Contrary to what one might conclude, the name Tracy (or Tracey and Tracee) was not particularly fashionable in the English-speaking world when the aforementioned girls were born in the '60s. What popularity the name did enjoy, moreover, was derived partly from Tracy Lord, the character Grace Kelly played in the 1956 movie High Society. She had trouble making up her mind as to which of several suitors to marry, the sort of indecisiveness none of her young, famous and obviously single-minded namesakes have evinced in their rush to the top of their various sports.


The San Diego Clippers announced last week that Bill Walton would be sidelined for the rest of the season because he had reinjured his left foot. Walton, who had returned to action Jan. 29 after missing nearly two seasons on account of a fractured instep, suffered a "stress reaction" in the same spot and doctors warned this could lead to a new fracture if he continued playing. Coming on top of his previous layoffs, the latest injury raised fears that Walton's basketball career might be at an end, a line of speculation that was heightened two days later when he filed a malpractice suit against the Portland Trail Blazers' team doctor, under whose care he claims he suffered "severe and extensive and permanent damage."

Walton insists, however, that he will overcome his latest setback and play again. He averaged 13.9 points and nine rebounds in the 14 games during which he performed for the Clippers, but says that at no time in that period did his foot feel right. "I just never had any drive off it," he says. He believes he came back too soon and says he will "wait until the pain goes away" and then play himself back into shape during the summer. "There is no possibility that it's all over," the 27-year-old Walton says. "I still believe I can make it all the way back."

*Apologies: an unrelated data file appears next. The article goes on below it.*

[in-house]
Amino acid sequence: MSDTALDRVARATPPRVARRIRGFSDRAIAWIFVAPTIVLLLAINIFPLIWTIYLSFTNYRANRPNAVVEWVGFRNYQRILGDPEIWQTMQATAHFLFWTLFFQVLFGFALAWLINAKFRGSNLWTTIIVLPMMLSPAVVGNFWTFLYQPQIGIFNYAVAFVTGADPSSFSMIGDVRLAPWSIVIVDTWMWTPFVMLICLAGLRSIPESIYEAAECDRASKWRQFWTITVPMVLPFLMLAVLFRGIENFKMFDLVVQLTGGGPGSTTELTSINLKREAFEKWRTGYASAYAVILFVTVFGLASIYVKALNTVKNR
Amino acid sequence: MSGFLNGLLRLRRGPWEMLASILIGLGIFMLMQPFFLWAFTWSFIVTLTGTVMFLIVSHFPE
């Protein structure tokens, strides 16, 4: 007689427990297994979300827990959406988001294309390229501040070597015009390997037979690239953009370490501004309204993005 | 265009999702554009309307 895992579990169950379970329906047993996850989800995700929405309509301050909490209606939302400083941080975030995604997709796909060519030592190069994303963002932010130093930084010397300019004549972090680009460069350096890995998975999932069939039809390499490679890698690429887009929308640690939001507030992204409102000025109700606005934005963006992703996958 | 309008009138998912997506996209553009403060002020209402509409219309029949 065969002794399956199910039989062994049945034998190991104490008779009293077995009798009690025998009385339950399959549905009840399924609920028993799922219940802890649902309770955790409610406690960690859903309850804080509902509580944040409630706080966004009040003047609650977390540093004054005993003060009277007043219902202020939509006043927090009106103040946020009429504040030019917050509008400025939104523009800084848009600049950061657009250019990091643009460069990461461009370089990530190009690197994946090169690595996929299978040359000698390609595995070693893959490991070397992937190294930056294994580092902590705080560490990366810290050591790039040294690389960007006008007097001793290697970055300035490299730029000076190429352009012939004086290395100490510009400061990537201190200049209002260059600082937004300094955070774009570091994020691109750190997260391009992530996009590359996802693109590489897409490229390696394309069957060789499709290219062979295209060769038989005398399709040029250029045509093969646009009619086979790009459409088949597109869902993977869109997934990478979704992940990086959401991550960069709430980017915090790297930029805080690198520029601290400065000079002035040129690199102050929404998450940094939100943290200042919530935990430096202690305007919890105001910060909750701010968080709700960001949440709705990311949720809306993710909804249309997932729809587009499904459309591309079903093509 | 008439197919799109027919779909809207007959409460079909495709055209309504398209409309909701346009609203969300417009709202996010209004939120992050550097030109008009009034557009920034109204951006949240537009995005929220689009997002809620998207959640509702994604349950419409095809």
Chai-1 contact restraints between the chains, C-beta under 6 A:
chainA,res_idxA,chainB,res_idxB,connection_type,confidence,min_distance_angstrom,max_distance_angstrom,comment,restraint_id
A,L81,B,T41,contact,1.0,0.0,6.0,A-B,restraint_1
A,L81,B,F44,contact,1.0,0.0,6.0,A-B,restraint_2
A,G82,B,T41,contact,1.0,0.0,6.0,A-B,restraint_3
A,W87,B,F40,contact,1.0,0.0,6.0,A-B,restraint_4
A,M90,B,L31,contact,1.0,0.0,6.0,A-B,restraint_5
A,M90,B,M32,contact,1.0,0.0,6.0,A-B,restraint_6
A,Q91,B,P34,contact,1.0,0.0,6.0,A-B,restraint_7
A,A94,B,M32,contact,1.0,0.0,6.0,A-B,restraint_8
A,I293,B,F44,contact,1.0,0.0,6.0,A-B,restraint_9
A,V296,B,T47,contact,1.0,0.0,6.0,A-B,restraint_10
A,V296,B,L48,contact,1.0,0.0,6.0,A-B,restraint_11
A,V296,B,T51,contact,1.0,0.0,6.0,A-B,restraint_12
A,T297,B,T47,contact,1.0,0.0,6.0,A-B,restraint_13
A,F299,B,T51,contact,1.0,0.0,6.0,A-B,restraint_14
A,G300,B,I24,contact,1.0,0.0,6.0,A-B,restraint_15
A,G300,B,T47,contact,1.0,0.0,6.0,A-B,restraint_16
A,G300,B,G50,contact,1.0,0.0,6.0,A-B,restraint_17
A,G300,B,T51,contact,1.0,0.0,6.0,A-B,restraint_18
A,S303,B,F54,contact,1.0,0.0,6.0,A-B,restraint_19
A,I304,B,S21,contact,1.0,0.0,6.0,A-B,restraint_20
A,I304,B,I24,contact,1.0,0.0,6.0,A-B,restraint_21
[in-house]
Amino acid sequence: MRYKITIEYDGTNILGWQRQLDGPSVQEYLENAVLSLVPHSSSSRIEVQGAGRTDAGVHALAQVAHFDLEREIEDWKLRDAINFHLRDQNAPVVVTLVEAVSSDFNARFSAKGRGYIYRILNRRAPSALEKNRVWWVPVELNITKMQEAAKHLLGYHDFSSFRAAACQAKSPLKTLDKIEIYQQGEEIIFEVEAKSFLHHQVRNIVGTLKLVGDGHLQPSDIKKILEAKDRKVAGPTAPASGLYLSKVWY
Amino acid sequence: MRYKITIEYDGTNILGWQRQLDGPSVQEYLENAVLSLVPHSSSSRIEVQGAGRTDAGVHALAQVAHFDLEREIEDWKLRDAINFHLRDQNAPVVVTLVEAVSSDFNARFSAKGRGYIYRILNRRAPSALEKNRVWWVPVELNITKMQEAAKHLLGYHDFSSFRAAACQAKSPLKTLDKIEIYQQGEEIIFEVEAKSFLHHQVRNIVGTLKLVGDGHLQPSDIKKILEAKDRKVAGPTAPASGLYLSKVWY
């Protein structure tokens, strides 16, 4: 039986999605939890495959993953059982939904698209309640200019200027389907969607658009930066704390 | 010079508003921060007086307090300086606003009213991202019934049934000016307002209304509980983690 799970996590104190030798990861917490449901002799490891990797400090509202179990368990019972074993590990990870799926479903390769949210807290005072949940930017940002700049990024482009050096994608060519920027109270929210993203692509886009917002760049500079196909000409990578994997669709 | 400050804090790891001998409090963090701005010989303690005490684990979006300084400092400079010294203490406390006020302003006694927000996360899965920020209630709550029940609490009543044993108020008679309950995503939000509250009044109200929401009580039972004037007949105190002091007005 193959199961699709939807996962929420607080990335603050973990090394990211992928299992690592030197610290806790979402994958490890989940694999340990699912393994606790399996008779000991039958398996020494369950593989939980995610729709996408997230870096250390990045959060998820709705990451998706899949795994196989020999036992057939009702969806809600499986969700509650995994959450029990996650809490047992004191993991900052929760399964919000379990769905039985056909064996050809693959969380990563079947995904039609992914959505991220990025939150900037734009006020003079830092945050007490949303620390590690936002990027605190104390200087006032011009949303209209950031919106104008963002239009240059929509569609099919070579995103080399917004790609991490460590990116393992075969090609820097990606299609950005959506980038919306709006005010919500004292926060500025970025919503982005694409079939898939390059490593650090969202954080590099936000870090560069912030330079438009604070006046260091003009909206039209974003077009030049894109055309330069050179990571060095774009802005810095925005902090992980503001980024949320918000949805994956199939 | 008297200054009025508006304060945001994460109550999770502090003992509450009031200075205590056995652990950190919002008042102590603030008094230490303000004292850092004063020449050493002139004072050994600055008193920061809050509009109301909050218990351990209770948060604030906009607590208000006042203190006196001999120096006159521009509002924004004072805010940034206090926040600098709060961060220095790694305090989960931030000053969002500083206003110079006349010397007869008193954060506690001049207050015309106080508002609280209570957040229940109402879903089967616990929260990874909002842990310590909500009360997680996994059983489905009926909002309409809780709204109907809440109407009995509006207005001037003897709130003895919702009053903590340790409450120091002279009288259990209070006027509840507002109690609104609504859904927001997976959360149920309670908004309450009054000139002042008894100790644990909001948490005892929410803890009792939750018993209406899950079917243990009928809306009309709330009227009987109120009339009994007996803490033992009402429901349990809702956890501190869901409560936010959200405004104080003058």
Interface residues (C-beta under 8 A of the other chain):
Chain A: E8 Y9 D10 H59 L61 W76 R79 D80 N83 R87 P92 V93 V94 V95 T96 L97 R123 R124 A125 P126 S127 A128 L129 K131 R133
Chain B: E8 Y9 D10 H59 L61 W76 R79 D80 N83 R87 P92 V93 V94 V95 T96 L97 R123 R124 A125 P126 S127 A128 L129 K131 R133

Then what about the lawsuit? According to Walton, his latest injury had nothing to do with the timing of the suit, which had been in the works for months. Of course, the most recent injury could buttress his case when it finally comes to trial. The suit accuses Dr. Robert D. Cook, who treated Walton during his years with the Trail Blazers, with, among other things, failing to diagnose the fracture that has brought him so much grief and prescribing "inappropriate" medication and injections. For his part, Cook says, "It is just as well that all the facts in this matter be laid on the table—and be laid to rest."


The International Amateur Athletic Federation has restored the eligibility of nine leading track and field athletes. Four of them, including U.S. high jumper Dwight Stones and French hurdler Guy Drut, had been suspended, supposedly for life, because of violations of IAAF rules regarding amateur standing. The remaining five, middle-distance stars Totka Petrova of Bulgaria and Natalia Marasescu of Romania and three other Eastern European women, had been banned last October for taking anabolic steroids. Although these suspensions were officially for life, too, IAAF procedures allow for reinstatement in drug cases after 18 months. However, the suspensions now will be lifted on July 1—after just eight months. If, as expected, the International Olympic Committee clears the nine athletes, all will be eligible to compete in the Moscow Olympics.